least dangerous batteries for kids

Thread Starter

JunkieNL

Joined Mar 19, 2020
29
When kids are learning to make electronic circuits, short circuits are bound to happen. Especially if you have a class full of them. It's a statistical fact. I would like to connect batteries to a breadboard which, when a short circuit happens, don't blow up in their faces. Which batteries would be best suited for such a purpose? I need between 4,5 to 9 volts, so a pack of batteries in series could be considered as well.

I have seen 4,5V LR12 batteries being used for teaching purposes, but I have also heard stories about the (plastic) enclosure starting to melt when shorted. I also don’t like these because the crocodile clips that are often used to connect to the batteries can easily bridge the gap between the terminals.

I tried to decide on a battery by looking at datasheets alone, but that didn’t get me anywhere. A high internal resistance would be favourable, but the battery should also have a relatively high tolerance of heat (to a certain degree). They just don’t state information like that in the datasheet. I was hoping some of you might have some practical experience to help me out.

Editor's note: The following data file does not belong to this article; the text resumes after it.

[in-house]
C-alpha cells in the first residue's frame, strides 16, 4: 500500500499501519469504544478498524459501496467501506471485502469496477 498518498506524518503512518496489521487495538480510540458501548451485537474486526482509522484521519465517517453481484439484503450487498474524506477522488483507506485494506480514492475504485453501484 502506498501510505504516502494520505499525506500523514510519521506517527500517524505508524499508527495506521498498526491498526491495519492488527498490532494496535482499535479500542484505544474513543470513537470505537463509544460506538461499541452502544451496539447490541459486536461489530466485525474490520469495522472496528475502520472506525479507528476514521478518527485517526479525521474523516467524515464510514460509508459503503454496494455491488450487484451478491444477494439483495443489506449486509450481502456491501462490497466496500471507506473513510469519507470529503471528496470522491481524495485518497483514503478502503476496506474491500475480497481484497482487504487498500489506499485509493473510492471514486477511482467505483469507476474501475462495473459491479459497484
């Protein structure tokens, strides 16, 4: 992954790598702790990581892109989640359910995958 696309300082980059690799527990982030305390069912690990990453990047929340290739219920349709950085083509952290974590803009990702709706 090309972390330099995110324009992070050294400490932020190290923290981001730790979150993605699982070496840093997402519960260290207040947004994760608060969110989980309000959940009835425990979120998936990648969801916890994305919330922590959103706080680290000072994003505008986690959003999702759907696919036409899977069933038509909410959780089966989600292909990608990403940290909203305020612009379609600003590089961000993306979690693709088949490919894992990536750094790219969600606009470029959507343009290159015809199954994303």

Batteries_comparison.jpeg
 

MrSoftware

Joined Oct 29, 2013
1,914
I don't have any statistical data to back this up, but plain old alkaline batteries seem to be relatively safe. I don't know of any stores of those catching fire or exploding. You can easily test by buying a handful, shorting them and watch what happens as they drain while shorted. I would avoid lithium, those are well known to burn and occasionally explode. You can also add safety by inserting a resistor or other current limiter close to the battery.
 

Thread Starter

JunkieNL

Joined Mar 19, 2020
29
I don't have any statistical data to back this up, but plain old alkaline batteries seem to be relatively safe. I don't know of any stores of those catching fire or exploding. You can easily test by buying a handful, shorting them and watch what happens as they drain while shorted. I would avoid lithium, those are well known to burn and occasionally explode. You can also add safety by inserting a resistor or other current limiter close to the battery.
Try and see what happens is actually a good idea. I will try tomorrow. A good experiment has never hurt anyone. Has it? :)